That is what's so troubling. And people are emotional about it, Jake. Some people will never understand what these parents have to go through every day just praying their child will come home. And the fact that they could be executed in broad daylight is troubling to many people in America. Some people would never have to worry about that scenario, but some parents have to worry about it every day.
TAPPER: What's your response, what's the family's response to the fact that apparently officer Wilson, his version of events is that Michael Brown was, in his words, bum-rushing him?
CRUMP: Where did you get that from? Did you get some police report or something?
CRUMP: From some radio caller that nobody knows?
Because you all have had eyewitnesses come forward. So we got to be transparent. We can't let people spin stuff. We got to make them give the police report, the same things that we have been asking for from day one.
TAPPER: I agree with you.
CRUMP: Instead, they're trying to assault his character to give reports to say don't pay attention to the real focus. Pay attention to this here.
TAPPER: I agree with you 100 percent. The police report should come forward. We have run numerous witness accounts, as you know, at least three.
But there's this woman who is friends with Wilson. We have vetted this. I understand that you take issue with it. But we vetted it and it is, according to a source...
CRUMP: Here's what I will say, Jake.
TAPPER: Can I just play this sound? According to somebody...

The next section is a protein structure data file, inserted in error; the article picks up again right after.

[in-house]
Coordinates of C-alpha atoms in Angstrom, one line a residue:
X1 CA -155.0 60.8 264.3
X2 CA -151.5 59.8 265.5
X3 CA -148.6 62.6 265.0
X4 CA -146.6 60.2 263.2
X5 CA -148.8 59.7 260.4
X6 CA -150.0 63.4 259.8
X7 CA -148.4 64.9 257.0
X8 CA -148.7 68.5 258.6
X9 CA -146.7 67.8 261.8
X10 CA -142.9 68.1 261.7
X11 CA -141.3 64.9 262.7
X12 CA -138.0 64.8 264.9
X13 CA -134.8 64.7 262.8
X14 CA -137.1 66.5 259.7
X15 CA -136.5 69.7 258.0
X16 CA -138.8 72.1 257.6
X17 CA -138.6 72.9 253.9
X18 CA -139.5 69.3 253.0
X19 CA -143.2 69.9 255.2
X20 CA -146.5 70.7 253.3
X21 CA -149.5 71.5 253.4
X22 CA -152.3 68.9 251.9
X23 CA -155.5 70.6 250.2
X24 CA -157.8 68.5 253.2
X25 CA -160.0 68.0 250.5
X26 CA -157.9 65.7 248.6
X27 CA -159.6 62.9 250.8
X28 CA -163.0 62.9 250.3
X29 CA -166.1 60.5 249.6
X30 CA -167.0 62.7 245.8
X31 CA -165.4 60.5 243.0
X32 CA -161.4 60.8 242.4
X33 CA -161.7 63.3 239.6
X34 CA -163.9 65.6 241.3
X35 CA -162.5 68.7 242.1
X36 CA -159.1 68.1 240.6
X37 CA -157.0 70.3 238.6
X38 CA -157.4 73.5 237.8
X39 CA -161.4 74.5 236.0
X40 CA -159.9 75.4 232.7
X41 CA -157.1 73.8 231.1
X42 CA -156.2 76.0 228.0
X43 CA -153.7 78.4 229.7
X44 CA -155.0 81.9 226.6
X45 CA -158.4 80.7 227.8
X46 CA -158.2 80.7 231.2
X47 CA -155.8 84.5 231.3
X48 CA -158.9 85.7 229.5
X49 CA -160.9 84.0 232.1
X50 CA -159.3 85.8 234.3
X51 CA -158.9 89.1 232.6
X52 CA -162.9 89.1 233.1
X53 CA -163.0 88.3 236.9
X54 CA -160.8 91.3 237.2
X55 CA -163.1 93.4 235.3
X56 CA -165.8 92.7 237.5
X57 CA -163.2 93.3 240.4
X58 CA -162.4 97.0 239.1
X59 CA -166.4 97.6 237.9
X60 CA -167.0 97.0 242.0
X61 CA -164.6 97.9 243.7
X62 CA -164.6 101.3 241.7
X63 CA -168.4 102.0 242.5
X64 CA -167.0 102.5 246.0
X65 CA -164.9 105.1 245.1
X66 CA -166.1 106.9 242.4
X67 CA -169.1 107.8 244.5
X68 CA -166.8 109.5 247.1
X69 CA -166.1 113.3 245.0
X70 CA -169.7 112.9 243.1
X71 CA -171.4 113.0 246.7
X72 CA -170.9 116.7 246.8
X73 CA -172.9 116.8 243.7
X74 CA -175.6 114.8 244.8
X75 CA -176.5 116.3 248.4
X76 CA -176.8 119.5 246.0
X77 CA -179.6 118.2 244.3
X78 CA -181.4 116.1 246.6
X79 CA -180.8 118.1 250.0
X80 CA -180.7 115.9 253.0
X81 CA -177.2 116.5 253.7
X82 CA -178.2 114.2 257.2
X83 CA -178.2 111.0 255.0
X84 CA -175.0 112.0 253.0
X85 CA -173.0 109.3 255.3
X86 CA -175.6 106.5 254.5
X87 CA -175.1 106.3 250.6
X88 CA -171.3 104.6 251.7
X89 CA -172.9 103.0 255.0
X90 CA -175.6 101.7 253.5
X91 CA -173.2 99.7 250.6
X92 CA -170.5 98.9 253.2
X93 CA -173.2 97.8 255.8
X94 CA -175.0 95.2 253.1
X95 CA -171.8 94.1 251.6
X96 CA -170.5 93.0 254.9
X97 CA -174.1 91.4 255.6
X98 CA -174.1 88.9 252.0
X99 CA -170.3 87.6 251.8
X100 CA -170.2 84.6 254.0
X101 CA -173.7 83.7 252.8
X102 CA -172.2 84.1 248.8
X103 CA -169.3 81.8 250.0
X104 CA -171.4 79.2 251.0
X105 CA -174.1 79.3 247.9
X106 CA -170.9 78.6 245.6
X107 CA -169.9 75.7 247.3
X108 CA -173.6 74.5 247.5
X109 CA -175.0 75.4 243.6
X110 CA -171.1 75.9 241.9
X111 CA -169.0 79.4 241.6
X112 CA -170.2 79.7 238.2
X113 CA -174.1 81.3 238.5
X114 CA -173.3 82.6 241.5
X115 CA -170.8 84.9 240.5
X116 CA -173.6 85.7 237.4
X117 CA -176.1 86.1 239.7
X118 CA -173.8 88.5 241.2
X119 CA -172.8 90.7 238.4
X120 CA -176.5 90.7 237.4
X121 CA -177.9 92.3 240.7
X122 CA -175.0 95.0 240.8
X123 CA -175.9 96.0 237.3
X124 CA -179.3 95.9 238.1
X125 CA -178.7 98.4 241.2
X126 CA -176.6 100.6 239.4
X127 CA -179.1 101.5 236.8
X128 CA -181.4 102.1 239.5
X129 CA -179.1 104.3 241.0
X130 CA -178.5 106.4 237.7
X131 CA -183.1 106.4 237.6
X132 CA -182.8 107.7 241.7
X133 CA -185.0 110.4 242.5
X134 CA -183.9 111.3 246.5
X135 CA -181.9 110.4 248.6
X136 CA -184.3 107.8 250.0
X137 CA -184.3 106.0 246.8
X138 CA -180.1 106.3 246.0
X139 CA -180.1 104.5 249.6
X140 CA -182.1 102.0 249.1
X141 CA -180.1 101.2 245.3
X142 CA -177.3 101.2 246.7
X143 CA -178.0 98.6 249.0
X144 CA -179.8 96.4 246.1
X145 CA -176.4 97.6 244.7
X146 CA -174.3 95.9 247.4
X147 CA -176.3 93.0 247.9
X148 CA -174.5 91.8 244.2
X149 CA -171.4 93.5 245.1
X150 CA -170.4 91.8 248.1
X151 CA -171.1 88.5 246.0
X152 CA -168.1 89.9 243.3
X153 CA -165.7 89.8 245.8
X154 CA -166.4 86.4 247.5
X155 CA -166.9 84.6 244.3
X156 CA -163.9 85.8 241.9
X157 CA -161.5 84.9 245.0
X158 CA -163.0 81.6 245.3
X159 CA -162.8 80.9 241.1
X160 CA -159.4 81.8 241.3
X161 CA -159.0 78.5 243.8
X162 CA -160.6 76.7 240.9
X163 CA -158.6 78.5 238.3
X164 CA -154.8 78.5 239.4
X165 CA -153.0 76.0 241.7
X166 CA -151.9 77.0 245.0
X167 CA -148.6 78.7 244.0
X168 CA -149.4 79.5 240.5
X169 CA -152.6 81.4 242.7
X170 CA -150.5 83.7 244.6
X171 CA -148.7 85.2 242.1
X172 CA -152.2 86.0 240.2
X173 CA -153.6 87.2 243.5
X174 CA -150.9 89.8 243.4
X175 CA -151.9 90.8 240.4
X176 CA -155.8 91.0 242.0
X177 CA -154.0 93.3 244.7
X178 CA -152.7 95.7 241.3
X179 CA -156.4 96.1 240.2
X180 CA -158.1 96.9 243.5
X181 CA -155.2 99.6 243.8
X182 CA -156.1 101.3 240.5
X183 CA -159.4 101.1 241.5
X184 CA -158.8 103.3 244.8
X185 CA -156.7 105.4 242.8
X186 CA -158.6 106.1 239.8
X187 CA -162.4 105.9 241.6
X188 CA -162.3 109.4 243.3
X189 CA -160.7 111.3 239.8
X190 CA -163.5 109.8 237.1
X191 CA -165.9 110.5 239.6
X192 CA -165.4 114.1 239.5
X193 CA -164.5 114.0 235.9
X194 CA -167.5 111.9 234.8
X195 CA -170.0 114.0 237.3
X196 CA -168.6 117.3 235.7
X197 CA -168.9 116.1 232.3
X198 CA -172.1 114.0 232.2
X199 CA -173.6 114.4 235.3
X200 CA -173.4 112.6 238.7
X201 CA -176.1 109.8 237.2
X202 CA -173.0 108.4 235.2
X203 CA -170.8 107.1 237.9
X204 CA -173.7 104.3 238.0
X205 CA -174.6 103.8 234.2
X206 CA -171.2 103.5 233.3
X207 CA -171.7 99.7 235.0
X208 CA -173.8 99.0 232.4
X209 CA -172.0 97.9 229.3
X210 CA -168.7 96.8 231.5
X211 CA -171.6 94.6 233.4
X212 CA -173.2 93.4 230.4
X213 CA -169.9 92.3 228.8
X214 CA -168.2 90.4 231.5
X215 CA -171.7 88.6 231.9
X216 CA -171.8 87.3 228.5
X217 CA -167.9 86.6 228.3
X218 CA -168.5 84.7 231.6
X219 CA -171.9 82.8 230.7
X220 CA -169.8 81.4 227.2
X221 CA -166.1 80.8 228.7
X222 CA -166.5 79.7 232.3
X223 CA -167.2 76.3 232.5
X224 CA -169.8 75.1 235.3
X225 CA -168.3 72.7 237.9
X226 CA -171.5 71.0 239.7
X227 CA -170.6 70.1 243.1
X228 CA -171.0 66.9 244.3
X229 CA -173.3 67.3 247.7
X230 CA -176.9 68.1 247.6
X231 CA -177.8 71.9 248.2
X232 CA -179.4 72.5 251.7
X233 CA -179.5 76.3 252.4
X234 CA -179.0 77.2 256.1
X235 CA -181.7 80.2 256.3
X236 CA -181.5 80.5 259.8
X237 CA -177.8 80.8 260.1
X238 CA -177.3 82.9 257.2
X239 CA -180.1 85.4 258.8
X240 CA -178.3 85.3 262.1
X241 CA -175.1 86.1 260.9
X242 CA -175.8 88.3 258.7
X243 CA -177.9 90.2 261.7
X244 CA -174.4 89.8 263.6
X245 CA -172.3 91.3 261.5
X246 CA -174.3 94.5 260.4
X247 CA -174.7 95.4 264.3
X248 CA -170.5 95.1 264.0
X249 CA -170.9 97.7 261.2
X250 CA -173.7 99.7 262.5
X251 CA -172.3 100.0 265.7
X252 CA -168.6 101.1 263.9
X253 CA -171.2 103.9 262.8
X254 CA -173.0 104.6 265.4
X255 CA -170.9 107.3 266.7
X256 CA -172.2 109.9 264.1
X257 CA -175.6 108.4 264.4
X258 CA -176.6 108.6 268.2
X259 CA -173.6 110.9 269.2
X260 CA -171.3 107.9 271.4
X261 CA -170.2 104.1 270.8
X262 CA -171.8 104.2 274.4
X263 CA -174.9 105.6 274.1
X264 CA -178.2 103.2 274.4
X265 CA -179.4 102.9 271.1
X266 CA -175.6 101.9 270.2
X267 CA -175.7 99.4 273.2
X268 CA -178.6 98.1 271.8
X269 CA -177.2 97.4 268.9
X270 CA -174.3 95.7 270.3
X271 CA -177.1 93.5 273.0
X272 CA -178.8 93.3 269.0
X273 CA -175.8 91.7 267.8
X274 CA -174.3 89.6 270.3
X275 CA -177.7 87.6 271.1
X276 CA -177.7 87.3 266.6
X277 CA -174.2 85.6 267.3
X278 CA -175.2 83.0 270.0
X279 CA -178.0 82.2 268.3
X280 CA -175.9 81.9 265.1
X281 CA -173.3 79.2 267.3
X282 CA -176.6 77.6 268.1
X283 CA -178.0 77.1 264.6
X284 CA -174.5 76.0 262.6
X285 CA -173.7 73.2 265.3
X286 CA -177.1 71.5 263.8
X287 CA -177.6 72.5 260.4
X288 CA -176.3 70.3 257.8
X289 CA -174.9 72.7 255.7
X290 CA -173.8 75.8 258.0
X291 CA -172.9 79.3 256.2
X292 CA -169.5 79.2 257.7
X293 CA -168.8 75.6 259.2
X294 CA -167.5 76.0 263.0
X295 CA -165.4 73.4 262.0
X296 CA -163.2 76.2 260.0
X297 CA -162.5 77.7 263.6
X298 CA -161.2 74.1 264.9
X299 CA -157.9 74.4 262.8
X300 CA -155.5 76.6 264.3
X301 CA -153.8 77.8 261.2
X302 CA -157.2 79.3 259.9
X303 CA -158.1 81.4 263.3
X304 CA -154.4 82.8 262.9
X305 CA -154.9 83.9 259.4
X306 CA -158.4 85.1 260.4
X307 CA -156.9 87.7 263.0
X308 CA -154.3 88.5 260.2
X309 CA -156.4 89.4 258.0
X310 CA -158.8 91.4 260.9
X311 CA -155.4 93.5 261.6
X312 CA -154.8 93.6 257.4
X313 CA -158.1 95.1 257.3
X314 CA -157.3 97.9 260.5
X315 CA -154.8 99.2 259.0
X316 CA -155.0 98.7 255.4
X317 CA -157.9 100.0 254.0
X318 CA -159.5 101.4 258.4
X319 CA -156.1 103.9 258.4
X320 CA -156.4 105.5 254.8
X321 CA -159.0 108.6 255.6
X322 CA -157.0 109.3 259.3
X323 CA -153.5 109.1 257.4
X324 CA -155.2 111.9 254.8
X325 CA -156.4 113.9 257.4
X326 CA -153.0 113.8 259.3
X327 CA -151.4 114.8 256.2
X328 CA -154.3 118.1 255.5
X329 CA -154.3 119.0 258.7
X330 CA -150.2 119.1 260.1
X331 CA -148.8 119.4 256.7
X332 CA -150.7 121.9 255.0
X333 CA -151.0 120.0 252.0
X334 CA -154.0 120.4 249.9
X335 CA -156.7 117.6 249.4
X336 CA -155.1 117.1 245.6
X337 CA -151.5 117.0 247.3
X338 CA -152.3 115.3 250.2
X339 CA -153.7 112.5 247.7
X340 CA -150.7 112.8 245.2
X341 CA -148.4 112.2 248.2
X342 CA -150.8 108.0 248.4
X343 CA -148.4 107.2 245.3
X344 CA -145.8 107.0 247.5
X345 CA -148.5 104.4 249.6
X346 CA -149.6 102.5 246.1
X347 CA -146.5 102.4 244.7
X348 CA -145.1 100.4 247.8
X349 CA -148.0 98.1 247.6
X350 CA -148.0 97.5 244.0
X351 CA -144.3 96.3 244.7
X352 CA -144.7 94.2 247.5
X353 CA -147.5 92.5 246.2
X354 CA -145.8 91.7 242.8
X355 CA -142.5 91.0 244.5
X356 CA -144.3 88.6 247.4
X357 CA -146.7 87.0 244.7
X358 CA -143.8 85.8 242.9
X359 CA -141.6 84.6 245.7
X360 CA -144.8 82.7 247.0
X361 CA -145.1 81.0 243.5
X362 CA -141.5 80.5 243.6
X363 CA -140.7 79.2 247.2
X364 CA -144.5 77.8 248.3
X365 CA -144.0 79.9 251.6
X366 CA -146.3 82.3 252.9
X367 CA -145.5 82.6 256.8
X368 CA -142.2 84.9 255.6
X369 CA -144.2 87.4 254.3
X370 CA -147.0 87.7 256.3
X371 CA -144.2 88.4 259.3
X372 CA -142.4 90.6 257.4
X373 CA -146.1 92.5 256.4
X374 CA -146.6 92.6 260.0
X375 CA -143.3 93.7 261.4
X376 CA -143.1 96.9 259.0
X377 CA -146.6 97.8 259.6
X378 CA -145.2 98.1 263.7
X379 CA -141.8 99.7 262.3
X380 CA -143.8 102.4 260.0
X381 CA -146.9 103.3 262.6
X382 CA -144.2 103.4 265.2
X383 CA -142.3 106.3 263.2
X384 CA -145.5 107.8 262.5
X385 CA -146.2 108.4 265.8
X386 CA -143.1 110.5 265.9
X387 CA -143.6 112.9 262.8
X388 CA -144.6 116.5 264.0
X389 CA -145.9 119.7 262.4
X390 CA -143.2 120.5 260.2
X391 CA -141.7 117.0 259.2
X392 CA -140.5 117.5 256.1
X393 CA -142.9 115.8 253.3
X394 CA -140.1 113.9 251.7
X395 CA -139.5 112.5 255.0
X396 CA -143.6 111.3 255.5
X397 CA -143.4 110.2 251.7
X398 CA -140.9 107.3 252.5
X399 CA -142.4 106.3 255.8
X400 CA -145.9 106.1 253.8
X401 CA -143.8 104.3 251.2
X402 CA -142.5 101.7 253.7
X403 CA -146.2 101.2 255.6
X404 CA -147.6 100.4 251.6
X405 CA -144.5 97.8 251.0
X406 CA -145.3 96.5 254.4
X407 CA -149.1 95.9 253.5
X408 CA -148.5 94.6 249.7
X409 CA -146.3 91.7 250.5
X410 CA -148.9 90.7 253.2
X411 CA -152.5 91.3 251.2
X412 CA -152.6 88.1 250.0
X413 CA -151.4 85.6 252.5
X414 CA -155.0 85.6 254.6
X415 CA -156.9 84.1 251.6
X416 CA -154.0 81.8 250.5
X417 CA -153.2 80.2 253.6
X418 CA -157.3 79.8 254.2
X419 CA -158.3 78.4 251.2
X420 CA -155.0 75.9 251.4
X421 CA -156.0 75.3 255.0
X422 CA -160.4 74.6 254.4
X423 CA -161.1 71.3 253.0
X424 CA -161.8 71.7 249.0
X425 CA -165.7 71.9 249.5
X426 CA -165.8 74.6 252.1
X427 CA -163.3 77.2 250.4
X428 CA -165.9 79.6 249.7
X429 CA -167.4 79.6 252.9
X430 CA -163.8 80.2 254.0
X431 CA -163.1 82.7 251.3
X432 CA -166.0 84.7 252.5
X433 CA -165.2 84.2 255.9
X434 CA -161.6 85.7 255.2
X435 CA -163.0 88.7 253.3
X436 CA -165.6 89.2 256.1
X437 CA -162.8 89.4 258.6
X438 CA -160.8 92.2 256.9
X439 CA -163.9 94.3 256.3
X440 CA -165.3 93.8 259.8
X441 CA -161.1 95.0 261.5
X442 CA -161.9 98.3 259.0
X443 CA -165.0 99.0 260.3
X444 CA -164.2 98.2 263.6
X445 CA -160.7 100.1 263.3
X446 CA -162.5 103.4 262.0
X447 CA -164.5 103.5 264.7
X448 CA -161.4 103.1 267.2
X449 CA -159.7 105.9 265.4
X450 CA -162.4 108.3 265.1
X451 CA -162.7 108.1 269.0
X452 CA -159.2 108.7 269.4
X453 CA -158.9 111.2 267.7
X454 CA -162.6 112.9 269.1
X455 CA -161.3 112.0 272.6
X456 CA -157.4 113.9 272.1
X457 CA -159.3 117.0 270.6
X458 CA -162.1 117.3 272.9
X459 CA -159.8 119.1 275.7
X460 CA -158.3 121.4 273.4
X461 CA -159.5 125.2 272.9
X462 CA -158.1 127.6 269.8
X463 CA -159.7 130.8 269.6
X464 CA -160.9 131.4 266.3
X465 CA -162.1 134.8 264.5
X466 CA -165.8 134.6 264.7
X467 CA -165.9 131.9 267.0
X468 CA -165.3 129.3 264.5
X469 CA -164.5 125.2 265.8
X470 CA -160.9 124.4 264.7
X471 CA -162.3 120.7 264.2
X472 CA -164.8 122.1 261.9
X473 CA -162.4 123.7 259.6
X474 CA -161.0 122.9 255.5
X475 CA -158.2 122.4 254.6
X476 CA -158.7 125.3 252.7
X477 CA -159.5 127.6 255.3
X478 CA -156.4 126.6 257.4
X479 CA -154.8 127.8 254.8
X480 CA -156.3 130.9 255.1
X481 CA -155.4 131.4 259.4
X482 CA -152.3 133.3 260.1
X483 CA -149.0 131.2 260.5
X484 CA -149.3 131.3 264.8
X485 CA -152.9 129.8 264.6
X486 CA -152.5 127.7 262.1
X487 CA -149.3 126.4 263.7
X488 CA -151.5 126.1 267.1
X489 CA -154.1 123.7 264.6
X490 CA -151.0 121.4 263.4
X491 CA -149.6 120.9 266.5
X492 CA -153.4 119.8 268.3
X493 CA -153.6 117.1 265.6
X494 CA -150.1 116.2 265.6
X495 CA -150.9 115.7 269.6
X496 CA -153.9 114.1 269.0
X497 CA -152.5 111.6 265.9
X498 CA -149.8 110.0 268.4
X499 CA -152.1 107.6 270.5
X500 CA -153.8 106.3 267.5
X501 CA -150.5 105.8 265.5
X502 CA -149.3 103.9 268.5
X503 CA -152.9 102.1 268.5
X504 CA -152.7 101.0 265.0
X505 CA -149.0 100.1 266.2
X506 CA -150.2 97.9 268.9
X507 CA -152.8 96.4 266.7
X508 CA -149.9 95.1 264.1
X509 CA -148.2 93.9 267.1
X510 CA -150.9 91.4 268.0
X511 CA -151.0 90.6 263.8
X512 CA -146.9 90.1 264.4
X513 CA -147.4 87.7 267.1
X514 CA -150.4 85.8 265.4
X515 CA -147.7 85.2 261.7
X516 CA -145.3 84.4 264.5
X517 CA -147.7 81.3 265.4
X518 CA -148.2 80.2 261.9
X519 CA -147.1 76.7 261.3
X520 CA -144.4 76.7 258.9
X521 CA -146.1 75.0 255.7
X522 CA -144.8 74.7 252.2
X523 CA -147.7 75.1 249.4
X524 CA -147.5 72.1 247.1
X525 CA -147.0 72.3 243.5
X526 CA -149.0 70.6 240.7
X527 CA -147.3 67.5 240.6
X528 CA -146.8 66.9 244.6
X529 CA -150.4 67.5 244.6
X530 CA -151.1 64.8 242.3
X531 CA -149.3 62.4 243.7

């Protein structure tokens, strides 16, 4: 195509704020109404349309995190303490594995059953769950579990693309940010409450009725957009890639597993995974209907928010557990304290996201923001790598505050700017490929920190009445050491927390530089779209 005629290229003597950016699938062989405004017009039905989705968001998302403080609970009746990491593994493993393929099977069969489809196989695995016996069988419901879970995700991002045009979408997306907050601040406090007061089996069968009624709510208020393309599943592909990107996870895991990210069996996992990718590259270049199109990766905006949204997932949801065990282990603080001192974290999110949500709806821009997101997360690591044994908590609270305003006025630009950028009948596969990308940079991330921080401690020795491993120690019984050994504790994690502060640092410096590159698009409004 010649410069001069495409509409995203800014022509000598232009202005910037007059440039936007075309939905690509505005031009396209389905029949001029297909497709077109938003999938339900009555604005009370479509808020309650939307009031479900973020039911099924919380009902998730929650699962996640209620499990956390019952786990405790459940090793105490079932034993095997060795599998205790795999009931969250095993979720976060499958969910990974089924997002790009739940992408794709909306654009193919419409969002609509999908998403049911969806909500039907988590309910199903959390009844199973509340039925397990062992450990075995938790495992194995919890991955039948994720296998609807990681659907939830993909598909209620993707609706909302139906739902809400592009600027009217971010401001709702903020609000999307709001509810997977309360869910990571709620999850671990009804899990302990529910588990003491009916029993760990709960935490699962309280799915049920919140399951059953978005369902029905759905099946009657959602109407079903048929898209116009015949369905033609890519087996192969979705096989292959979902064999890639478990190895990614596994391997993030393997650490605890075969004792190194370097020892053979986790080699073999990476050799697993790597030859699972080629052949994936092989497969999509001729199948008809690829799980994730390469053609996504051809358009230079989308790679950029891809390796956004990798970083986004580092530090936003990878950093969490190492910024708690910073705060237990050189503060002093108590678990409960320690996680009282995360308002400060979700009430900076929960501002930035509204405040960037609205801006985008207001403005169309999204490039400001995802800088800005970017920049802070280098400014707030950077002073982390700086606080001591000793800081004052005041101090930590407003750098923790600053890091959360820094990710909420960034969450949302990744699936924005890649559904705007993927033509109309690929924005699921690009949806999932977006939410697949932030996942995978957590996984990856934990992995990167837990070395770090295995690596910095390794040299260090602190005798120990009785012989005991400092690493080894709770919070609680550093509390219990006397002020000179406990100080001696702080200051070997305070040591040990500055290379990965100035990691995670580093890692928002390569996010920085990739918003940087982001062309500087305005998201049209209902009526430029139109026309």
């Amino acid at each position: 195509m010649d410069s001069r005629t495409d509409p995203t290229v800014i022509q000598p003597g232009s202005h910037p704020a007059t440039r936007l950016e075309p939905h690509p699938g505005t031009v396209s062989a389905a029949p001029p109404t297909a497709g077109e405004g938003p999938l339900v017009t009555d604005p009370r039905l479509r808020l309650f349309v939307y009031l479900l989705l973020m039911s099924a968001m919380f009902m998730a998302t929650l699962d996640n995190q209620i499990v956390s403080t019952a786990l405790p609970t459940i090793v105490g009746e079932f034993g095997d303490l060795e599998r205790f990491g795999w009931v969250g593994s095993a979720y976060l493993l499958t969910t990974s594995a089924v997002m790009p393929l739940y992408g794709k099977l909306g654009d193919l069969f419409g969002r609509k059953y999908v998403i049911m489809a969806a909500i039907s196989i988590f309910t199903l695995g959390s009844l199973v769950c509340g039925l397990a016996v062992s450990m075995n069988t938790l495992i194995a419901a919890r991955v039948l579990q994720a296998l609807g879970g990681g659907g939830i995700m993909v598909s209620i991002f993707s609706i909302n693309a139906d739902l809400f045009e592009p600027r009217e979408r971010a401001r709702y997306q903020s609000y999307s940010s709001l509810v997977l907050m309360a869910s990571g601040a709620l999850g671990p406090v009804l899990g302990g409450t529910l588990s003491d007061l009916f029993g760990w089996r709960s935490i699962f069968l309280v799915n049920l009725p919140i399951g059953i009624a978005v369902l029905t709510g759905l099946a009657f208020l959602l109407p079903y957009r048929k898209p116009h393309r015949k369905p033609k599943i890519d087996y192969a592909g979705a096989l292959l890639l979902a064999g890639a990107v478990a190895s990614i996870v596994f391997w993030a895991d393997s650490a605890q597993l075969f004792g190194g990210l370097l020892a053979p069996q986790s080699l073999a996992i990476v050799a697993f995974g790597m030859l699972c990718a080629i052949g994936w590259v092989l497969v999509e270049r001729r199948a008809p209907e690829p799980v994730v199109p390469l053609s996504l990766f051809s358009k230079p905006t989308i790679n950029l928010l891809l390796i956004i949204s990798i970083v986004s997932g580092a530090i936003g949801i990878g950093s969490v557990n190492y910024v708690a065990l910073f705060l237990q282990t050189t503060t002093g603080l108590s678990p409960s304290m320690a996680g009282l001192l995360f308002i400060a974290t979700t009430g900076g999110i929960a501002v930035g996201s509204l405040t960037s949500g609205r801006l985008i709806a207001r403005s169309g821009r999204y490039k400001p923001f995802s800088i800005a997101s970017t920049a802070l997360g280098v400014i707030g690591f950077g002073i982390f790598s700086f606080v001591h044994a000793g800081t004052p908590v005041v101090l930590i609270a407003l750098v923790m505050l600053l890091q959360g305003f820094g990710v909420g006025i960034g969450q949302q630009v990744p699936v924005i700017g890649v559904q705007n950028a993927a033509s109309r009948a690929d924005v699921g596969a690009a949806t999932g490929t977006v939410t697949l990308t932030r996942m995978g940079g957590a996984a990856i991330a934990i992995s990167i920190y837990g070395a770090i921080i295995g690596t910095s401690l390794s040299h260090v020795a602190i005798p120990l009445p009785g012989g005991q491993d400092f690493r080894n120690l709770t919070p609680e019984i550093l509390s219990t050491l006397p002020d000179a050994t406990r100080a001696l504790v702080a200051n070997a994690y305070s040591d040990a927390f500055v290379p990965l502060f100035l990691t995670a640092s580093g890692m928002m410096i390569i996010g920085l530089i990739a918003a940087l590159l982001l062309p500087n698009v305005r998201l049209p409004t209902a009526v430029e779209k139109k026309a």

CRUMP: Jake, you want us to hear some hearsay from somebody.
TAPPER: It's what Wilson is telling people, though. That's the point.
CRUMP: OK. But you all are playing it vs. making them give the police report. That's not fair to Michael Brown.
TAPPER: Absolutely not. It's not in place.
But let's let this play. A source with detailed knowledge of the investigation tells CNN this is what Wilson is telling people. Take a listen.
(BEGIN AUDIO CLIP)
UNIDENTIFIED FEMALE: As he stands up, Michael just bum-rushes him, just shoves him back into his car, punches him in the face, and then, of course, Darren grabs for his gun, and Michael grabs for the gun.
At one point, he's got the gun totally turned against his hip and Darren shoves it away, and the gun goes off.
(END AUDIO CLIP)
TAPPER: I understand this is not a substitute for Mr. Wilson, officer Wilson coming forward himself. It's not a substitute for the police report. But this is according to a source with detailed knowledge of the investigation what Wilson's versions of events is.
What is your response?
CRUMP: We have got a lot of resources for CNN too. And they have come forward and went on record..
TAPPER: And we put them on air, absolutely.
CRUMP: And they have given their reports publicly. We want those reports to be given publicly.
I will say this very clearly. Due process of the law means that the police officer is given the right to innocent until proven guilty if he's arrested. And that's the big question. And if he's ever, ever going to be arrested -- because we know if the scenario was reversed, Mr. Brown would have been arrested day one and we would have just hoped he could have gotten his constitutional rights.
We want everybody to get due process. We want it to be a fair system for everybody, for the police officer, Wilson, but also for Michael Brown's family, because he's not here to tell you his side of it.
TAPPER: No, indeed he's not. We can't lose sight of that. This is at the end of the day forgetting the protests, forgetting the politic, forgetting the eyewitness accounts and the hearsay accounts, this is about a young man losing his life. How is the family doing?